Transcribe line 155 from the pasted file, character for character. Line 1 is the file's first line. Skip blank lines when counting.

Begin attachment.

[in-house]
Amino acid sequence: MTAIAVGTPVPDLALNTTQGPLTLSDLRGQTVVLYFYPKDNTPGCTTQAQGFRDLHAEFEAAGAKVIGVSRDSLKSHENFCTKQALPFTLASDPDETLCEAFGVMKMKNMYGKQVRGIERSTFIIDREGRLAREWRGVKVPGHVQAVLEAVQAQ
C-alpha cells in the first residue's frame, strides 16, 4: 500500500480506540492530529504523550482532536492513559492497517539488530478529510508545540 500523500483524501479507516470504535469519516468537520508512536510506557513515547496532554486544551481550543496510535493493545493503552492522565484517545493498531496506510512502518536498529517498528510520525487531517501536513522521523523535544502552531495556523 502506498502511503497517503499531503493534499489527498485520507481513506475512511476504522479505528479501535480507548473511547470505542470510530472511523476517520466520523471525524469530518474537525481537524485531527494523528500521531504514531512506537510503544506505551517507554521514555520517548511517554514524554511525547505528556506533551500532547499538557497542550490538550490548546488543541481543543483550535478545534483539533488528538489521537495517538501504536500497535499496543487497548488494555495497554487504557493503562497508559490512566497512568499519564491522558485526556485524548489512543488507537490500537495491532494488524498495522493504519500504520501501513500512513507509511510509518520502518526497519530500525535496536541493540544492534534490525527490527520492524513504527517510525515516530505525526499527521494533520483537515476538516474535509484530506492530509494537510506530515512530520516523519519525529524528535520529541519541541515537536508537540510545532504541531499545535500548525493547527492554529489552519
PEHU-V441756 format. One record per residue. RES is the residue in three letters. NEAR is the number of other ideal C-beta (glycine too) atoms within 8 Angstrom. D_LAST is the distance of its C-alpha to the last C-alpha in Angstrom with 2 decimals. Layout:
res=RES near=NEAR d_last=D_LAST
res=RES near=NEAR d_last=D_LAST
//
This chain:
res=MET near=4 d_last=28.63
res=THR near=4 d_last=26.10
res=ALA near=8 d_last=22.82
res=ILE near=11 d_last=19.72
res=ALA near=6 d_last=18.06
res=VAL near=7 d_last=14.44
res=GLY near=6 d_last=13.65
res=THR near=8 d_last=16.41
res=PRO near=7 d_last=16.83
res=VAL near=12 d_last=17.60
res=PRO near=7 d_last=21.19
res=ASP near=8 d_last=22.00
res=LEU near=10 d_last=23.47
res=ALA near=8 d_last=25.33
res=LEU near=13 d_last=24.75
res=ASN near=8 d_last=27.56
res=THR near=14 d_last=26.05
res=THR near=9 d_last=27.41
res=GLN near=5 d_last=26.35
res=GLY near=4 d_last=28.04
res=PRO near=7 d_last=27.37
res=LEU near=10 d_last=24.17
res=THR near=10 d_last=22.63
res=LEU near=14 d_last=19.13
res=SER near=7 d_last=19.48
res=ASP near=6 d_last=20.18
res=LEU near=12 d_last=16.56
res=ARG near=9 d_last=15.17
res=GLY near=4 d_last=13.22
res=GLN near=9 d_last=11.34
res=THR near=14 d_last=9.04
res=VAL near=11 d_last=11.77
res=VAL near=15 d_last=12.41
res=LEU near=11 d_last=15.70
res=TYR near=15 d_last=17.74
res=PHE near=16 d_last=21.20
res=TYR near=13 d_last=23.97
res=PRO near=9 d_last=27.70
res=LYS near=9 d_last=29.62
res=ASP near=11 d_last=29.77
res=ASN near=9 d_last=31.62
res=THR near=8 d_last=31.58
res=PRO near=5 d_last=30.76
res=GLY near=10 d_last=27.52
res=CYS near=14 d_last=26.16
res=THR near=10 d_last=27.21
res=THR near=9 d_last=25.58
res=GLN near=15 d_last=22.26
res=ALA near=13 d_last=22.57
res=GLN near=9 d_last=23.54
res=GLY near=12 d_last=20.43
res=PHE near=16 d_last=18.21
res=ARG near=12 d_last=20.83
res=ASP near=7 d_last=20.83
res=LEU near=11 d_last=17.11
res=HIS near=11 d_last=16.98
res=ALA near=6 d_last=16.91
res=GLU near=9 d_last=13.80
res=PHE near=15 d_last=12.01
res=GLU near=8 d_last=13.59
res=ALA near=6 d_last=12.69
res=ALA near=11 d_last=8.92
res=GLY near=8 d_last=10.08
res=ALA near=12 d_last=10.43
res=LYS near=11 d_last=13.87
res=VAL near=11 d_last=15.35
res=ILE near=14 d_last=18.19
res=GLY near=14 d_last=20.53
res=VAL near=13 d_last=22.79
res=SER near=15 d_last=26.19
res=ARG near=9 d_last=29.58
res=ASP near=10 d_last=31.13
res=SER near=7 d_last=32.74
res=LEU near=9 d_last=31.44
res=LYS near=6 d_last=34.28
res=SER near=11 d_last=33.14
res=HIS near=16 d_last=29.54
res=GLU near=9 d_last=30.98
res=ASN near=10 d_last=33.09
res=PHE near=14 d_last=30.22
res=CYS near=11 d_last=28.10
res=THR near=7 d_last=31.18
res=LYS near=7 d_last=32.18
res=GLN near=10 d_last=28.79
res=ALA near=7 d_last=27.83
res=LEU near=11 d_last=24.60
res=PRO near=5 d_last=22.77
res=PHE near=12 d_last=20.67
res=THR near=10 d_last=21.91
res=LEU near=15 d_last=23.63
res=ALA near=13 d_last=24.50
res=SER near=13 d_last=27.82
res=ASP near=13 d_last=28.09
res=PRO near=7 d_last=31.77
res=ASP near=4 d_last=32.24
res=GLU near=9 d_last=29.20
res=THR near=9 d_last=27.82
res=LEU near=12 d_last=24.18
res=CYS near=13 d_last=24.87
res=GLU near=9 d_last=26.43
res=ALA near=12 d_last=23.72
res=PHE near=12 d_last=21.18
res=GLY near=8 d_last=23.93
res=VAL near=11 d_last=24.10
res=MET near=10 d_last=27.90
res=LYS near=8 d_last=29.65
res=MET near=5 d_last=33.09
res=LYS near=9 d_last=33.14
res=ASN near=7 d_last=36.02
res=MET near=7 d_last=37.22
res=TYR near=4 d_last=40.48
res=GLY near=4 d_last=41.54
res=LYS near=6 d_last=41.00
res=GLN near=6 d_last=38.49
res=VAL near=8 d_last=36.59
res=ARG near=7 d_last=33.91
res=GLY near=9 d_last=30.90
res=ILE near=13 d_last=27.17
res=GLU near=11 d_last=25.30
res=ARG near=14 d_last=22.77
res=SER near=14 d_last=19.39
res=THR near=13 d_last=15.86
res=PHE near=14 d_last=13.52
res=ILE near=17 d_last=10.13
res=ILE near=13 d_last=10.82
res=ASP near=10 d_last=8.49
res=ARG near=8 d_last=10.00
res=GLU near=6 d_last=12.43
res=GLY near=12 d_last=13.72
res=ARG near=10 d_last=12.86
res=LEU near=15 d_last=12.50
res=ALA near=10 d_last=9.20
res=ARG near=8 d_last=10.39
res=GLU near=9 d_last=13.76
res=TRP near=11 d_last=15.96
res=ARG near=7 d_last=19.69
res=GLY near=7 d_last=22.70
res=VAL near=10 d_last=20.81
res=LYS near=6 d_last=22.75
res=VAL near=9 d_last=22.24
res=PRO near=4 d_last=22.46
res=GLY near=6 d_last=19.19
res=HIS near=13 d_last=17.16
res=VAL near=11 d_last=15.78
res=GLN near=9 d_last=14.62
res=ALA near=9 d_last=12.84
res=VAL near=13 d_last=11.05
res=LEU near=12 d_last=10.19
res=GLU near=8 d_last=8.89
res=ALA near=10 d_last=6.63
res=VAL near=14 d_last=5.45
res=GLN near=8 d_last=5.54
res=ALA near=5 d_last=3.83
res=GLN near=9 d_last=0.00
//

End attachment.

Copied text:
res=VAL near=13 d_last=11.05